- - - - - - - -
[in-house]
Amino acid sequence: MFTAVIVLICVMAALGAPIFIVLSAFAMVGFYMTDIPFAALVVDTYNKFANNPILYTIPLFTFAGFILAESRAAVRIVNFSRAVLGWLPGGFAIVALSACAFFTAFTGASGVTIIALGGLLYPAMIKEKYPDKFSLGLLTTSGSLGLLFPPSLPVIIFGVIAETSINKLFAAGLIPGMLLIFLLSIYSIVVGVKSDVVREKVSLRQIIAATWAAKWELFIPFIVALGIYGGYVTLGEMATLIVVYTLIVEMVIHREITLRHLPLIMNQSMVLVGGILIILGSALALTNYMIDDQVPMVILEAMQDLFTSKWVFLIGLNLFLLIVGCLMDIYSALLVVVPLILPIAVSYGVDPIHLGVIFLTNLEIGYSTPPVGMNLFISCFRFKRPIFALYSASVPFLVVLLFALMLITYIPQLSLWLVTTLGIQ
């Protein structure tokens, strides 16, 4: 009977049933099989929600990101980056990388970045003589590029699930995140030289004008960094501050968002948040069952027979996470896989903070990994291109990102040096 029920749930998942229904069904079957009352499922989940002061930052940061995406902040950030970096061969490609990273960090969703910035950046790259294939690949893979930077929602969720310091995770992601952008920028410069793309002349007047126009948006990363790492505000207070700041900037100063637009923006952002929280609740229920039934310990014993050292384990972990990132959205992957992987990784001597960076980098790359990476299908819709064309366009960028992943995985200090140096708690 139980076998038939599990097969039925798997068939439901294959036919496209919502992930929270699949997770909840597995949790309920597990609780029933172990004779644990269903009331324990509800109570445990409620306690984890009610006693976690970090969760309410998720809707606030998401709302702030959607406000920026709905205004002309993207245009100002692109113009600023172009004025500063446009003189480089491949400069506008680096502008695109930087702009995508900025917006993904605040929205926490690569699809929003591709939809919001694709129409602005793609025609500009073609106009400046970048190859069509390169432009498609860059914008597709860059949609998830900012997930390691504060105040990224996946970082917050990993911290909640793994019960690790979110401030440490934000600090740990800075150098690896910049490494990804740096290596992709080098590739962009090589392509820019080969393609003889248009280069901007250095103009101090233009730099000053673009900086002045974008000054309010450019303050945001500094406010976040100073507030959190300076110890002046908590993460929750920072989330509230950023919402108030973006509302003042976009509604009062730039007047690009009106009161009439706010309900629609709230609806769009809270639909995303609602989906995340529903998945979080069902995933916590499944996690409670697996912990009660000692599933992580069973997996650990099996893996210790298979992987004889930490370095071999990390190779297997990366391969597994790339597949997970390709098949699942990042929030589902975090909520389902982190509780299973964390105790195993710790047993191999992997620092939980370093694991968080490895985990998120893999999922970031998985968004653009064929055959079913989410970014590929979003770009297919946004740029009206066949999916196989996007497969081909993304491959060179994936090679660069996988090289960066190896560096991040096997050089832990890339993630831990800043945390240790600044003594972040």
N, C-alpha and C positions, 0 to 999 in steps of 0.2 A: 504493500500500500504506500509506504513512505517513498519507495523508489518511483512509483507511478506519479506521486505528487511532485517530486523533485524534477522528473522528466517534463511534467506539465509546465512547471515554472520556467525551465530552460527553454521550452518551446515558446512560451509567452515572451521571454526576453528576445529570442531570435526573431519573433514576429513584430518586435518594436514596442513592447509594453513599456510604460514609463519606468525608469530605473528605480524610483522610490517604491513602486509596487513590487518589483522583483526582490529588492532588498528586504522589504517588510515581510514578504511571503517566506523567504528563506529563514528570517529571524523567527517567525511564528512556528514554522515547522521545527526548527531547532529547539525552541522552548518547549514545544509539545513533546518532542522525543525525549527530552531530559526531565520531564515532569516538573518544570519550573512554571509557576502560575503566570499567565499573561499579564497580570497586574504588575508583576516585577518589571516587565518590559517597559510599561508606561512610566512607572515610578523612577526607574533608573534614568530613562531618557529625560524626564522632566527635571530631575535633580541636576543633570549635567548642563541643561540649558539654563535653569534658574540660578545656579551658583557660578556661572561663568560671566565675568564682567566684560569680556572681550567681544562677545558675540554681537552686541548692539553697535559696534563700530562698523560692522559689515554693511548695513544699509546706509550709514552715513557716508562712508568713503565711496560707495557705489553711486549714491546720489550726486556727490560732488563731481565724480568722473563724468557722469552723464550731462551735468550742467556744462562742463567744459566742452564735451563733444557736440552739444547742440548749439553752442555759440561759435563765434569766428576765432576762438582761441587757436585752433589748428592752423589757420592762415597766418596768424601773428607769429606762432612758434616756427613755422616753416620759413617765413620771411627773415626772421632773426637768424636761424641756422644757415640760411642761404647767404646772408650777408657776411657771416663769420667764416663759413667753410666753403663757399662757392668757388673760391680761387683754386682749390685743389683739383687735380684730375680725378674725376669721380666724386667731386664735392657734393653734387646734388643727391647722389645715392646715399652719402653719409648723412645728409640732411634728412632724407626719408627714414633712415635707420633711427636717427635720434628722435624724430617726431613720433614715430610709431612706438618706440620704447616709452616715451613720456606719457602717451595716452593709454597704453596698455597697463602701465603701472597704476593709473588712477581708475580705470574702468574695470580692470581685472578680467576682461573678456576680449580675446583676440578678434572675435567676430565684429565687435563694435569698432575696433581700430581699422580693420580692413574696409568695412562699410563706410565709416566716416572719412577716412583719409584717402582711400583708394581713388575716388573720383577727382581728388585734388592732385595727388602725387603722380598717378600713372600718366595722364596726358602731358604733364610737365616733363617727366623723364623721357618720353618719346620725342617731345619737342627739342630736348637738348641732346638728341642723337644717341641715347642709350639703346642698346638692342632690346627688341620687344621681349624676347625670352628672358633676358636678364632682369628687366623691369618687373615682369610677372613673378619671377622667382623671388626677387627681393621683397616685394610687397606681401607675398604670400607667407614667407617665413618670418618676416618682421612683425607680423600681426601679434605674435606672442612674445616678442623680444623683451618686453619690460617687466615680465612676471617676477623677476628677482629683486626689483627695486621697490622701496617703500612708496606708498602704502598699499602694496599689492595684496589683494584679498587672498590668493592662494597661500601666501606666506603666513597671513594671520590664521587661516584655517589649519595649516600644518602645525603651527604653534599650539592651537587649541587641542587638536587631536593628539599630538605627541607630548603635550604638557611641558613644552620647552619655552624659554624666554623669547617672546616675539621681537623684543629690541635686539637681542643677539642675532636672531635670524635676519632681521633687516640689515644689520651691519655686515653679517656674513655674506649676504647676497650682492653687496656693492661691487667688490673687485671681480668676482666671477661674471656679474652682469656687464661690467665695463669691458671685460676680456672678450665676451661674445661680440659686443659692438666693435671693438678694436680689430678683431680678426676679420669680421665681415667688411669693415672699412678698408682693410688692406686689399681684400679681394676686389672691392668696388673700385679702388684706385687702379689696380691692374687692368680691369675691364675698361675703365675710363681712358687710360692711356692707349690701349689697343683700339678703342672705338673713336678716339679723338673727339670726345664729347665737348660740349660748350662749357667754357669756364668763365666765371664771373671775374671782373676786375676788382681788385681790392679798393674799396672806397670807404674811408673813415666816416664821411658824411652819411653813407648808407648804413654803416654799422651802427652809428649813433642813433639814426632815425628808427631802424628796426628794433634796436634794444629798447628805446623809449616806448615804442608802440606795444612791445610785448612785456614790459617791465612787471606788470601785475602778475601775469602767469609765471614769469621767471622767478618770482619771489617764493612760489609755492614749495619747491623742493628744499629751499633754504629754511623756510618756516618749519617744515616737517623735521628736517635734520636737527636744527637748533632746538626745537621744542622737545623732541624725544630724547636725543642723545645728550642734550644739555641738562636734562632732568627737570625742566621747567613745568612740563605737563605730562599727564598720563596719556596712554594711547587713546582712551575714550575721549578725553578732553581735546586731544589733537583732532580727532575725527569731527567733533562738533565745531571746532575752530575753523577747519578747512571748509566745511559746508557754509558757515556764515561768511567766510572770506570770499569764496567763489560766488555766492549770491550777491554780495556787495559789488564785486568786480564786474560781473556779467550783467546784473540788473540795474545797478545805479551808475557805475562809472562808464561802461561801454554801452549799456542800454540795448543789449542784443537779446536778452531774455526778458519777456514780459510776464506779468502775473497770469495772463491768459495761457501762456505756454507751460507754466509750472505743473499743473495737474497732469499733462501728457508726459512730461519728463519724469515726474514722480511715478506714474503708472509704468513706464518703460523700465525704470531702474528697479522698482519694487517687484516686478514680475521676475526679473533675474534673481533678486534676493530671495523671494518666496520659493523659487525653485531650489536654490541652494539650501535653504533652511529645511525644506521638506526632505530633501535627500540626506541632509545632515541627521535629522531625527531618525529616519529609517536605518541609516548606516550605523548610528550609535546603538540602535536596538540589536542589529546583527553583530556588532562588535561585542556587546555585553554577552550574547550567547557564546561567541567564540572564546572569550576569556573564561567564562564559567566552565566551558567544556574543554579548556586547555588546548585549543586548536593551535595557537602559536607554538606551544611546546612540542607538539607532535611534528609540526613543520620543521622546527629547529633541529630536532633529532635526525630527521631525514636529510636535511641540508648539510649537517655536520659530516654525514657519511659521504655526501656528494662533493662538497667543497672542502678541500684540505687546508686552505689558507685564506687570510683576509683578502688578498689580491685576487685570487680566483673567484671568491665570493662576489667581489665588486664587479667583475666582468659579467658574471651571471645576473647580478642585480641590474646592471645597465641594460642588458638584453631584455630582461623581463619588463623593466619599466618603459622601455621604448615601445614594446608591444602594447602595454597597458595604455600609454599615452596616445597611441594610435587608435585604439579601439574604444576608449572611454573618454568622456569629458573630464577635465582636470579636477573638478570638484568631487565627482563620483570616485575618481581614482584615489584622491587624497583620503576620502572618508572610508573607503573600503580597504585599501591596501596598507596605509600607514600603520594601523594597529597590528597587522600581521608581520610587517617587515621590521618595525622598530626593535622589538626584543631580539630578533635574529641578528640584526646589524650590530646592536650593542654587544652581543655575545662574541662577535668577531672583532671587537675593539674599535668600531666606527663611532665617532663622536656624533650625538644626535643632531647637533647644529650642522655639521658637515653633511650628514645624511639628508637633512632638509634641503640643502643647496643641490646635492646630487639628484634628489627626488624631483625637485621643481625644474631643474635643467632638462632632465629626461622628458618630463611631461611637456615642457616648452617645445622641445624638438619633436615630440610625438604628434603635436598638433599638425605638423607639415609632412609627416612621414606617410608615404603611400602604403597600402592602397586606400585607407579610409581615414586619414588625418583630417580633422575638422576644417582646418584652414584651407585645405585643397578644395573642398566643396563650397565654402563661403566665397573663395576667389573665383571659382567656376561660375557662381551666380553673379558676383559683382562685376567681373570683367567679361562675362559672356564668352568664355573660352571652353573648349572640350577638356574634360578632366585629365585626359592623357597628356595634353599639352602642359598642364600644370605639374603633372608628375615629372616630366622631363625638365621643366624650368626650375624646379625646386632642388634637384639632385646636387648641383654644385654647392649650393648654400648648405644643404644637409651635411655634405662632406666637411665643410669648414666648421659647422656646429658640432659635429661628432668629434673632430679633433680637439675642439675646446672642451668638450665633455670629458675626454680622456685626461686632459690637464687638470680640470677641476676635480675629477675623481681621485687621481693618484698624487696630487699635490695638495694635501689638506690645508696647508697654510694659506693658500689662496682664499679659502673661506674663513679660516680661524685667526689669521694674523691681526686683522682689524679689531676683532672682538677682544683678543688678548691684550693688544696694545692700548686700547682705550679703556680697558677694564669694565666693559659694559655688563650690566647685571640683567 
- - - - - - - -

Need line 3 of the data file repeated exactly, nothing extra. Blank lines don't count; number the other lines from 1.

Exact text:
């Protein structure tokens, strides 16, 4: 009977049933099989929600990101980056990388970045003589590029699930995140030289004008960094501050968002948040069952027979996470896989903070990994291109990102040096 029920749930998942229904069904079957009352499922989940002061930052940061995406902040950030970096061969490609990273960090969703910035950046790259294939690949893979930077929602969720310091995770992601952008920028410069793309002349007047126009948006990363790492505000207070700041900037100063637009923006952002929280609740229920039934310990014993050292384990972990990132959205992957992987990784001597960076980098790359990476299908819709064309366009960028992943995985200090140096708690 139980076998038939599990097969039925798997068939439901294959036919496209919502992930929270699949997770909840597995949790309920597990609780029933172990004779644990269903009331324990509800109570445990409620306690984890009610006693976690970090969760309410998720809707606030998401709302702030959607406000920026709905205004002309993207245009100002692109113009600023172009004025500063446009003189480089491949400069506008680096502008695109930087702009995508900025917006993904605040929205926490690569699809929003591709939809919001694709129409602005793609025609500009073609106009400046970048190859069509390169432009498609860059914008597709860059949609998830900012997930390691504060105040990224996946970082917050990993911290909640793994019960690790979110401030440490934000600090740990800075150098690896910049490494990804740096290596992709080098590739962009090589392509820019080969393609003889248009280069901007250095103009101090233009730099000053673009900086002045974008000054309010450019303050945001500094406010976040100073507030959190300076110890002046908590993460929750920072989330509230950023919402108030973006509302003042976009509604009062730039007047690009009106009161009439706010309900629609709230609806769009809270639909995303609602989906995340529903998945979080069902995933916590499944996690409670697996912990009660000692599933992580069973997996650990099996893996210790298979992987004889930490370095071999990390190779297997990366391969597994790339597949997970390709098949699942990042929030589902975090909520389902982190509780299973964390105790195993710790047993191999992997620092939980370093694991968080490895985990998120893999999922970031998985968004653009064929055959079913989410970014590929979003770009297919946004740029009206066949999916196989996007497969081909993304491959060179994936090679660069996988090289960066190896560096991040096997050089832990890339993630831990800043945390240790600044003594972040």